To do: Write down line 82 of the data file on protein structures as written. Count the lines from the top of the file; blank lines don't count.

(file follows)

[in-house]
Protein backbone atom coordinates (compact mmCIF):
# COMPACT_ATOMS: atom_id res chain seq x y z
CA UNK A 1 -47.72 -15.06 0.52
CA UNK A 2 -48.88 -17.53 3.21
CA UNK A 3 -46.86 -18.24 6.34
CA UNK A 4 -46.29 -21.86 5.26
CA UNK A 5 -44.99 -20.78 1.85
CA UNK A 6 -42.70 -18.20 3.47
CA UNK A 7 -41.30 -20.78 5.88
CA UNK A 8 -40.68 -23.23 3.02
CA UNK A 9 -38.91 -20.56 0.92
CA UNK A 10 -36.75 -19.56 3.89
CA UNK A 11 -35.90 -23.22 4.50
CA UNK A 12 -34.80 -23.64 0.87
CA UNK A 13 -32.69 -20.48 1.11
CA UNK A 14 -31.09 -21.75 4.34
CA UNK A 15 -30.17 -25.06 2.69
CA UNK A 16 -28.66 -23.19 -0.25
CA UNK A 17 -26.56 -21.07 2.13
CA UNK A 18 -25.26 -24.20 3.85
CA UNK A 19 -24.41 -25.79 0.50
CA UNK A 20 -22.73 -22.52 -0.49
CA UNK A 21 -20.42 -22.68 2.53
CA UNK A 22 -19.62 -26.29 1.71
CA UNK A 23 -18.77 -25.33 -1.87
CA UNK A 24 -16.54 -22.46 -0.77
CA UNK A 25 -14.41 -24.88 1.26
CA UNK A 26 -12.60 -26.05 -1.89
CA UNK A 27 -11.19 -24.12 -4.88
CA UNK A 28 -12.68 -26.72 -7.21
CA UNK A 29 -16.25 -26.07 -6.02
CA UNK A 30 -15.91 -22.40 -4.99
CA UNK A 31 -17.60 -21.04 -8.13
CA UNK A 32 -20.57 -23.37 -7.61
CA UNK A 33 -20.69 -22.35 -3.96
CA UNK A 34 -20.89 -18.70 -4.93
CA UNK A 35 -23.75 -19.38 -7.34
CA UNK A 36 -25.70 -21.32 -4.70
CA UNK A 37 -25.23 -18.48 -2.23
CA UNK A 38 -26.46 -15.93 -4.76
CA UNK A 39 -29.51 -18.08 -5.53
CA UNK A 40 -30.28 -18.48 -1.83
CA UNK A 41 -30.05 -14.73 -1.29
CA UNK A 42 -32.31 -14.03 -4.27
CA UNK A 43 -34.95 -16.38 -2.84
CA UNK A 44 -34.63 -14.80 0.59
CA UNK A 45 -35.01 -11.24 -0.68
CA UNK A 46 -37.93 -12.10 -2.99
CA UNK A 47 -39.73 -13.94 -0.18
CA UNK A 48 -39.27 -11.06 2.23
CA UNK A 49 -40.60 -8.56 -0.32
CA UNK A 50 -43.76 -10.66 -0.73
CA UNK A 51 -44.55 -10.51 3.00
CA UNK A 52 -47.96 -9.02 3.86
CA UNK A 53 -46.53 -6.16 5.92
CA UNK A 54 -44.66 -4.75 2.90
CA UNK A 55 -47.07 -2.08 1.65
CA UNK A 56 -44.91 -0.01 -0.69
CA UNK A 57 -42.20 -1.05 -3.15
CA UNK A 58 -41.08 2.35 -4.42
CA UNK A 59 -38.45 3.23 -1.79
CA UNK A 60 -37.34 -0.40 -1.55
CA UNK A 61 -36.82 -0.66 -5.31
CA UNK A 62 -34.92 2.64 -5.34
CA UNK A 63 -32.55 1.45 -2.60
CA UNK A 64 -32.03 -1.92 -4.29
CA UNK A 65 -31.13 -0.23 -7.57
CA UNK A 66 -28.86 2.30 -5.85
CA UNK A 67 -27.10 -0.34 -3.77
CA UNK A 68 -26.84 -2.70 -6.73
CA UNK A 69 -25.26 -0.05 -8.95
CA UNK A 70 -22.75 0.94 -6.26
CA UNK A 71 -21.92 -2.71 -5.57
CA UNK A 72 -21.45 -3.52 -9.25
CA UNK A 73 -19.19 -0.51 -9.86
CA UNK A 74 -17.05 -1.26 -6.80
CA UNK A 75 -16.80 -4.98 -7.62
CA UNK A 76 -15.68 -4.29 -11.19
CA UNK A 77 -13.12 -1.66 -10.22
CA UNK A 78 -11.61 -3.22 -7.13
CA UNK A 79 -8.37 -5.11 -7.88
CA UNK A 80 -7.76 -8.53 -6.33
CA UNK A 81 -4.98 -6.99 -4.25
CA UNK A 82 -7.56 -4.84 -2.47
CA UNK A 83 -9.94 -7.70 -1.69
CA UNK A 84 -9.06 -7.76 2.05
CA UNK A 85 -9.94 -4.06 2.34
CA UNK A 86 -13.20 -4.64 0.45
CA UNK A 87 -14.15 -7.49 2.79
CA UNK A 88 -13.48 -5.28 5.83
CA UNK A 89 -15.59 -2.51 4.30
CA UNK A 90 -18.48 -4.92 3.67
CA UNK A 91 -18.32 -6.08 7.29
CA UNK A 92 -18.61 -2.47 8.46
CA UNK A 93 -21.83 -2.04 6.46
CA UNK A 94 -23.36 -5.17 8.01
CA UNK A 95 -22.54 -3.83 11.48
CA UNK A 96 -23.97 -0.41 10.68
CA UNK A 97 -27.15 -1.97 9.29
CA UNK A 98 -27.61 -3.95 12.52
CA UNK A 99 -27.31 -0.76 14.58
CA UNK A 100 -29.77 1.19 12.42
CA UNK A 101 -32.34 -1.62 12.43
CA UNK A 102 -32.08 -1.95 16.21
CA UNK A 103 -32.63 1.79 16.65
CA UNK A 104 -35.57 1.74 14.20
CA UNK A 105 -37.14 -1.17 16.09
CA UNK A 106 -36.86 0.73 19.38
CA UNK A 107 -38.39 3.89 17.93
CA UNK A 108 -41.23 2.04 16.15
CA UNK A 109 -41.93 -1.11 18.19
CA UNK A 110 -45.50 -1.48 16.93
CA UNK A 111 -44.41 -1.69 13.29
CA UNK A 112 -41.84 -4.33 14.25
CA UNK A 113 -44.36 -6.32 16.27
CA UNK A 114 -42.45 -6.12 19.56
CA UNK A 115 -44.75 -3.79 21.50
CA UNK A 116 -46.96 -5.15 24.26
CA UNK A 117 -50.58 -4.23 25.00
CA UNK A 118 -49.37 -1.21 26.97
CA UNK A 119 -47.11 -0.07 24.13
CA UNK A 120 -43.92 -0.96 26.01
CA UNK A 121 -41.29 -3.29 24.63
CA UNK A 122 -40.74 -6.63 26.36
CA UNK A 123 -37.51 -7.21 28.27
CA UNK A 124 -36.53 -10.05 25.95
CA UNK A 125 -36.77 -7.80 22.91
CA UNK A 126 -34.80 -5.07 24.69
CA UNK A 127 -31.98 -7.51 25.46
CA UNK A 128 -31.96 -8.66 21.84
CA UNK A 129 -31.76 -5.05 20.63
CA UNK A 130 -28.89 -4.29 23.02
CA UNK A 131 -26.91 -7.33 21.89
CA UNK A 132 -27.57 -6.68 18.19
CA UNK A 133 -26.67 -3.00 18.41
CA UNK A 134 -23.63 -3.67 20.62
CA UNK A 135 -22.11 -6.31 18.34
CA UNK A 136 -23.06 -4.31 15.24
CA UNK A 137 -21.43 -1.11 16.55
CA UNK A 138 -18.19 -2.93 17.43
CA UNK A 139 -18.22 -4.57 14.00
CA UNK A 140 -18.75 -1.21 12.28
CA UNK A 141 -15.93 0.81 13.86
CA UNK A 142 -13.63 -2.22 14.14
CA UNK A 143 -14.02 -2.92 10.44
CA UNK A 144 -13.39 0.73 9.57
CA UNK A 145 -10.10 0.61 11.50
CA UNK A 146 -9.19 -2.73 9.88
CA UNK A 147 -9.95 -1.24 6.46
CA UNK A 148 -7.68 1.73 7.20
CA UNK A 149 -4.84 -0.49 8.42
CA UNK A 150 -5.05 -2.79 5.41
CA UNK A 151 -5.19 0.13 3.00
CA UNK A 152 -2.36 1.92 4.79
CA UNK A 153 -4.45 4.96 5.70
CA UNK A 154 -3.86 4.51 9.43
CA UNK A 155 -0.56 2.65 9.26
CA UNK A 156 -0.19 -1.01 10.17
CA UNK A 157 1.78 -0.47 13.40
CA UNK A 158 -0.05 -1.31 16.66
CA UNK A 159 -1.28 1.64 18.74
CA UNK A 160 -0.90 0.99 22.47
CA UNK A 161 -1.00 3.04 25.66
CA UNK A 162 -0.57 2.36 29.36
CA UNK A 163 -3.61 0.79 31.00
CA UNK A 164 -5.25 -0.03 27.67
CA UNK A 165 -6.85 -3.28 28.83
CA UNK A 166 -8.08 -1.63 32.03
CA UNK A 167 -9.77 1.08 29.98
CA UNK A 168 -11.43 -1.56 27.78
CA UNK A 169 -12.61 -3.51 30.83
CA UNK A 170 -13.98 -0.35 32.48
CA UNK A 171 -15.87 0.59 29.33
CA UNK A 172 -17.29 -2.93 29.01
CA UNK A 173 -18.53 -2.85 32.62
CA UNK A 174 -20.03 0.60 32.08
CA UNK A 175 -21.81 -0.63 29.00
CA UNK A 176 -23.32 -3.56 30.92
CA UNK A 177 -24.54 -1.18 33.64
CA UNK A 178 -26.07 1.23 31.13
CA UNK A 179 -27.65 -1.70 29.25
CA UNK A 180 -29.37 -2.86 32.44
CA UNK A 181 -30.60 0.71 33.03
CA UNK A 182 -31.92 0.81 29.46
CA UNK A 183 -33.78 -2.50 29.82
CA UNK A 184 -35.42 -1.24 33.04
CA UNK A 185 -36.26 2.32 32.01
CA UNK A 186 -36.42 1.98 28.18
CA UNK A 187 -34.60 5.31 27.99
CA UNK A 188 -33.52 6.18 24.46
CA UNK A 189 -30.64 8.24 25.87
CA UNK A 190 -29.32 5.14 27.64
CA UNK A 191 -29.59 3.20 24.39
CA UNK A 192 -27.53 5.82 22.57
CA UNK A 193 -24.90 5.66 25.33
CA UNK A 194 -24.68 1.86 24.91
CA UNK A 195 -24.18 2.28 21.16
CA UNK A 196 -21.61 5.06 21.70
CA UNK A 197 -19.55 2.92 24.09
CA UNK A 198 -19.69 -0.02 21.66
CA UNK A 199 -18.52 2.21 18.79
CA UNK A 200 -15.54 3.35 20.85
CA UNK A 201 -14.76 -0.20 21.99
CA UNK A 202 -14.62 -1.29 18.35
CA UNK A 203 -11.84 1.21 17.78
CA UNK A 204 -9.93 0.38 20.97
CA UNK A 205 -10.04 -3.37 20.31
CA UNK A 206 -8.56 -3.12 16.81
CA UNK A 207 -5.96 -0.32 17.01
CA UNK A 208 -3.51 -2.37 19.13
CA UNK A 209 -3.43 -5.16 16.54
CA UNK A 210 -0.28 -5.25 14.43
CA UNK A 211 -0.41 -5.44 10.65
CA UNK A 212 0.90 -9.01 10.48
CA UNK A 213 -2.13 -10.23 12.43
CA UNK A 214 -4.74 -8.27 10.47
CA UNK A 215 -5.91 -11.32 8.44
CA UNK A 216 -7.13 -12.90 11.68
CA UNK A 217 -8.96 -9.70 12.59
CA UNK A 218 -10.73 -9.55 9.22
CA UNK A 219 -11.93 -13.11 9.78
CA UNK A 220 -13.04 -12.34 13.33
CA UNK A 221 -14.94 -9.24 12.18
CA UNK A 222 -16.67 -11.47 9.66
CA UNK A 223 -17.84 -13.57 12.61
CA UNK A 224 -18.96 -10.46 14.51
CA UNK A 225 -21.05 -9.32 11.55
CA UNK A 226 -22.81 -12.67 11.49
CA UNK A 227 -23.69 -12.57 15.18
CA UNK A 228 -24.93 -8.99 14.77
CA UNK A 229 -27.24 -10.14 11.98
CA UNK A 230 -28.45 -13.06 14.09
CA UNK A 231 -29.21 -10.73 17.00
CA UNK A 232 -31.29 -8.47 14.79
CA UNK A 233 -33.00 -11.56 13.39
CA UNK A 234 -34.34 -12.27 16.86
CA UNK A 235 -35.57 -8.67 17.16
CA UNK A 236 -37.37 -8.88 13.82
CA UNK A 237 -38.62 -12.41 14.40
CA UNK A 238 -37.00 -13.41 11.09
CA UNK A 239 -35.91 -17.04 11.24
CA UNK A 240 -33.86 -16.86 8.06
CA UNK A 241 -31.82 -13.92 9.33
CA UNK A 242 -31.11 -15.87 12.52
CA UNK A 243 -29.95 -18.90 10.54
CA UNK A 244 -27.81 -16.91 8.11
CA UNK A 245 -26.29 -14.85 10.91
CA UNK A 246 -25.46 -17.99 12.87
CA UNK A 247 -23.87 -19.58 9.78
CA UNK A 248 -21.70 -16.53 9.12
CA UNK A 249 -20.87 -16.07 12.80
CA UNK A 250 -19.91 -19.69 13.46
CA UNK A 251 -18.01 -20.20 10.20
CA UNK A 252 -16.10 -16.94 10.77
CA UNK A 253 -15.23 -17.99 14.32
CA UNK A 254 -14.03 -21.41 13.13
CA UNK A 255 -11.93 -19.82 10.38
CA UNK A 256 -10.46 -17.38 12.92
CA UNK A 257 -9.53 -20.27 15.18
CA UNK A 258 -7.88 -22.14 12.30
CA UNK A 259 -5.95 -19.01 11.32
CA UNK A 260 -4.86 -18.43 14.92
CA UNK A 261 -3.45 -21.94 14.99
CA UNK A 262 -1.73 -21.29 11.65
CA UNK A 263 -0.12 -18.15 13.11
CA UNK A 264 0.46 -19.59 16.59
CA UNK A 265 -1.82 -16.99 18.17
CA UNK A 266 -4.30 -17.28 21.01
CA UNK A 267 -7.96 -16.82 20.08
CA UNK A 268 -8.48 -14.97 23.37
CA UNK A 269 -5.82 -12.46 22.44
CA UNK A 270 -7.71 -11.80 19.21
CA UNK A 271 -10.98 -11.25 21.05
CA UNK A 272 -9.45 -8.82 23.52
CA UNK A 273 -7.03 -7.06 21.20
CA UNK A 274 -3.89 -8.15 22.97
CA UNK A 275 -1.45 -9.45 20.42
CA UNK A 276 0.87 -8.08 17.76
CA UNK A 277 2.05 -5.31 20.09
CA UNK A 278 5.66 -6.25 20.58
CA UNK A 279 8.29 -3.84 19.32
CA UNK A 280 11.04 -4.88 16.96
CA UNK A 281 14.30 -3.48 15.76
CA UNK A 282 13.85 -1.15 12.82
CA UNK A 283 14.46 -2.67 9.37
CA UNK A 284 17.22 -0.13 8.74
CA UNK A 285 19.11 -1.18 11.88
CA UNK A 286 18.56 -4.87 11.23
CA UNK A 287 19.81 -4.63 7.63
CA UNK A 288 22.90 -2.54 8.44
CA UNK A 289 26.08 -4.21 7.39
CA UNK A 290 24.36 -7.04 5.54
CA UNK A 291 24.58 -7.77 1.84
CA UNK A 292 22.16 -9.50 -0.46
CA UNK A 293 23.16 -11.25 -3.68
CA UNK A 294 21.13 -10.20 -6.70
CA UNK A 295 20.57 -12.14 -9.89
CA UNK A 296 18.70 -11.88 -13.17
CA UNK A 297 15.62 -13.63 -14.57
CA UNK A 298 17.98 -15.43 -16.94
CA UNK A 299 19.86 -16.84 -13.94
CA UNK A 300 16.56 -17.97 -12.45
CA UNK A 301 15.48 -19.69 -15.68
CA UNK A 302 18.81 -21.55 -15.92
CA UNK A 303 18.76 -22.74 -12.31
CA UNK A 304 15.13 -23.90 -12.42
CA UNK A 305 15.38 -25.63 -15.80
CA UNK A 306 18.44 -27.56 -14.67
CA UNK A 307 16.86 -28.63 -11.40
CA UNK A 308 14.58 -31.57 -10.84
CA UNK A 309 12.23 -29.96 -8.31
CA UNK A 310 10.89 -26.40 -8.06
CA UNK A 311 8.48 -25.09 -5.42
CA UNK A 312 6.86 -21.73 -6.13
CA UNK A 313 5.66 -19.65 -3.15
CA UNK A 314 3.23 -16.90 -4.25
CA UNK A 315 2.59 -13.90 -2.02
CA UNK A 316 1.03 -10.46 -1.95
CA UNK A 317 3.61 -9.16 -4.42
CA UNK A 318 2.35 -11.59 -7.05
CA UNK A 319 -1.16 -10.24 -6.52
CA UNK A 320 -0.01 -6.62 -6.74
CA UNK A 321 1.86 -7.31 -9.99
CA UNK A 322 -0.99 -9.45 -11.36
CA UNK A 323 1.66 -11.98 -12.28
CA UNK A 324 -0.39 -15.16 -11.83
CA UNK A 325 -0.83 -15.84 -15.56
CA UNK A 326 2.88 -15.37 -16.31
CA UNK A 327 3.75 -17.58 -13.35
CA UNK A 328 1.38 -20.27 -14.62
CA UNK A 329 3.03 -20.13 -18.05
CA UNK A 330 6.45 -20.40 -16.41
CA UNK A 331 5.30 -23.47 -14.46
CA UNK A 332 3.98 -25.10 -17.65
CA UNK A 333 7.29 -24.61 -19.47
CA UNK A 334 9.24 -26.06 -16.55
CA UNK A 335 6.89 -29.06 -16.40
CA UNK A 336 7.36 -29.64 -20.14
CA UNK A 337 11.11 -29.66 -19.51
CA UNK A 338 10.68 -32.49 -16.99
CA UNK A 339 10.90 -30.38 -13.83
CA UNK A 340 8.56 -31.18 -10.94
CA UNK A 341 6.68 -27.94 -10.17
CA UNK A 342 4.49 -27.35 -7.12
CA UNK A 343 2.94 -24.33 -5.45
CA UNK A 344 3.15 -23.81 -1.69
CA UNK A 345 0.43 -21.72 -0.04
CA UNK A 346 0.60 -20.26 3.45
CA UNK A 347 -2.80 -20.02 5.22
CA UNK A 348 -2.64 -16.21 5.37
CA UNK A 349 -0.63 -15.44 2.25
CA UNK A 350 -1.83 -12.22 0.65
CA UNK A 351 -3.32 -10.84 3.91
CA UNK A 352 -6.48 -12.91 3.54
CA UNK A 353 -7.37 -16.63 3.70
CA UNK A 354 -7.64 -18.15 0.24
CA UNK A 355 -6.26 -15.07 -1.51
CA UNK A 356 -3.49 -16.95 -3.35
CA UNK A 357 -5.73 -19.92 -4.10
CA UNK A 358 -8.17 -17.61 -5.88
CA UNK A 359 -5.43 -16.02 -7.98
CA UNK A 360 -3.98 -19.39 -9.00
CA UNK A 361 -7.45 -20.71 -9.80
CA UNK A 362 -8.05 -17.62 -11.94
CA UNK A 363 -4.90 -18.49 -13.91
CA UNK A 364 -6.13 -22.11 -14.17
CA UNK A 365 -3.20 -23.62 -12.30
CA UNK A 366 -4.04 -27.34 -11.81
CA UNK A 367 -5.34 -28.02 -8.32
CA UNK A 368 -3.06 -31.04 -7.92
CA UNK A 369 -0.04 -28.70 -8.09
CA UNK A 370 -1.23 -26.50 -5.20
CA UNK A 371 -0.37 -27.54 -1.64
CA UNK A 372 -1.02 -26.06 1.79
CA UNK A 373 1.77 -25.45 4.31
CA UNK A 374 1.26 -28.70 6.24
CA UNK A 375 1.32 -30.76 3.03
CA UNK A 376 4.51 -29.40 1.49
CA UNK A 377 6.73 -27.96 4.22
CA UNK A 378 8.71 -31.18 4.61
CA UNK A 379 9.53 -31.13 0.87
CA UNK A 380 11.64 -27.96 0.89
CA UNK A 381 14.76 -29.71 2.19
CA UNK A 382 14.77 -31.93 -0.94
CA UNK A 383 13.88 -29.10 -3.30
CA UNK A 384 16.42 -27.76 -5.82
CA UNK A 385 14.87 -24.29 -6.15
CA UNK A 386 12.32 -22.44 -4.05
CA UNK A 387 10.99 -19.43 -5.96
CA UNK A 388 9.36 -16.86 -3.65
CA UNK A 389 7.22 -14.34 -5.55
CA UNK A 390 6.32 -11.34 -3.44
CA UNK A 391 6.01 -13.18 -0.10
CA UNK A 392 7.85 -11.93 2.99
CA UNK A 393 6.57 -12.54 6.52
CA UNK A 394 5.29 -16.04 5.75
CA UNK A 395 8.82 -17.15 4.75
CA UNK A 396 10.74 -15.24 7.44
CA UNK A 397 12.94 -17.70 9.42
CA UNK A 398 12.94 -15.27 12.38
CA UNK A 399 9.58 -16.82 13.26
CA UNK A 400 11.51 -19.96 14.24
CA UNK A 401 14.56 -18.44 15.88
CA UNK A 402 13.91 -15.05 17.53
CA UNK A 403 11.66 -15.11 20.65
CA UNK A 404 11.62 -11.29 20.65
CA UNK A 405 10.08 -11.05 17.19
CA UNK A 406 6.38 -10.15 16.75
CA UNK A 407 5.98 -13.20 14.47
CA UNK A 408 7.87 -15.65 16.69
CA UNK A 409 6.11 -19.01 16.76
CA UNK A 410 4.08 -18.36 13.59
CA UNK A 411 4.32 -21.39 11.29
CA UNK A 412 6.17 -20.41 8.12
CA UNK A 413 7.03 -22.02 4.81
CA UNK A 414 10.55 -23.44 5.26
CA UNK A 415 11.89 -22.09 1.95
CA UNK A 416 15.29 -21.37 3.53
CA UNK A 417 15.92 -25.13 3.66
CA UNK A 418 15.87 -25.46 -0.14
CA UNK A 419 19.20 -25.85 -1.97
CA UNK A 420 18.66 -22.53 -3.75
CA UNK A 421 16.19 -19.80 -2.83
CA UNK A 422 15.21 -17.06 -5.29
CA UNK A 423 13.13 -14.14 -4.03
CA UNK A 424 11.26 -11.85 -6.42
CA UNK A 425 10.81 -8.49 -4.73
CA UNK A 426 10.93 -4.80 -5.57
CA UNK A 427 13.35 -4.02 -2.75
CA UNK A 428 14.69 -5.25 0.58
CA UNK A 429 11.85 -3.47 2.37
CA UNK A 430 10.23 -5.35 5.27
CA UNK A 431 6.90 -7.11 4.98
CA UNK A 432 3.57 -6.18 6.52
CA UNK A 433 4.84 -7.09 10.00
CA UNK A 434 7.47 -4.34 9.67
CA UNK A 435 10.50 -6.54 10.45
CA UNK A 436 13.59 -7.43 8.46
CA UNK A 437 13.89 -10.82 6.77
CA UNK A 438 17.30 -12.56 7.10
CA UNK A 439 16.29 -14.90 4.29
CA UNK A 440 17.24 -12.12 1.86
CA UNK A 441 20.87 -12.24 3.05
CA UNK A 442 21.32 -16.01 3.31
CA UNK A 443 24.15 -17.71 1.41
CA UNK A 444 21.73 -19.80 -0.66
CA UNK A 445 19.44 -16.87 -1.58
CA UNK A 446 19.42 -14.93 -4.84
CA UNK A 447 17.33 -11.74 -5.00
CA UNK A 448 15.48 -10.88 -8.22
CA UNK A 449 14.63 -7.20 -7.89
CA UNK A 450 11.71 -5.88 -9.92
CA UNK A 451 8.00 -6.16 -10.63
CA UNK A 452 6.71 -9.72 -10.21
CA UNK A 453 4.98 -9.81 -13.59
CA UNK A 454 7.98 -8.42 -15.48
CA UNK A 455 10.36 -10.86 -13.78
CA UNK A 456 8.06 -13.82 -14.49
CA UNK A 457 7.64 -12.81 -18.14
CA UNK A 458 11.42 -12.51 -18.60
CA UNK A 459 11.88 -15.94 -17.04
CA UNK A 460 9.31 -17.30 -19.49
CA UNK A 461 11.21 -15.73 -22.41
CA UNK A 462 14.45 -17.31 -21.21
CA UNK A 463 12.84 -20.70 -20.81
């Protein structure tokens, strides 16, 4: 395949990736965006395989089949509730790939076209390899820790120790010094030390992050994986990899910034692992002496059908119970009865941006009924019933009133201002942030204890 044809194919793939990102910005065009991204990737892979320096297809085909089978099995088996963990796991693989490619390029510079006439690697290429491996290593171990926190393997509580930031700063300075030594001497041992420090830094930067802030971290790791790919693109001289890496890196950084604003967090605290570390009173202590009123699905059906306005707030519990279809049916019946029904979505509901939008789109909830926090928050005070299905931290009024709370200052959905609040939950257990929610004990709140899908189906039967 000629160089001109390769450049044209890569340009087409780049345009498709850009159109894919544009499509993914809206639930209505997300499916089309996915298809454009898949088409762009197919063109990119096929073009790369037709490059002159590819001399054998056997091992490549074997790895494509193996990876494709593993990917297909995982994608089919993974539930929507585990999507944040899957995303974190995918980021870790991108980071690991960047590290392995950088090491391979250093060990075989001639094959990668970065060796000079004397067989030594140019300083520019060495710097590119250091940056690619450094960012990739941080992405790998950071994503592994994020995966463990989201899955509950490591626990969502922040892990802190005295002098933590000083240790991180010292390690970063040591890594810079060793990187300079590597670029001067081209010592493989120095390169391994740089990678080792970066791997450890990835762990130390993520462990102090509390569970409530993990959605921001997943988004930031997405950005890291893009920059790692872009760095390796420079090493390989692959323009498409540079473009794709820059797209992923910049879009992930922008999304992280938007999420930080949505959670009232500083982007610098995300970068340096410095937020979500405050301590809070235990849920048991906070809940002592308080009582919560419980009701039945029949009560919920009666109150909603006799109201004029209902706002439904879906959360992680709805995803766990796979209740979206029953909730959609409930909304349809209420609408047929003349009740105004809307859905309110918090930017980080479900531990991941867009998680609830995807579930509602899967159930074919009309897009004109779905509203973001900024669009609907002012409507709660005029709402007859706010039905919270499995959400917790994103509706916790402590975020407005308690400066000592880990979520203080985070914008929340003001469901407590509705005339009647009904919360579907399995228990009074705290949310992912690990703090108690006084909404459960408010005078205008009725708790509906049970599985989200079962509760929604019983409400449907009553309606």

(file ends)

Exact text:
CA UNK A 79 -8.37 -5.11 -7.88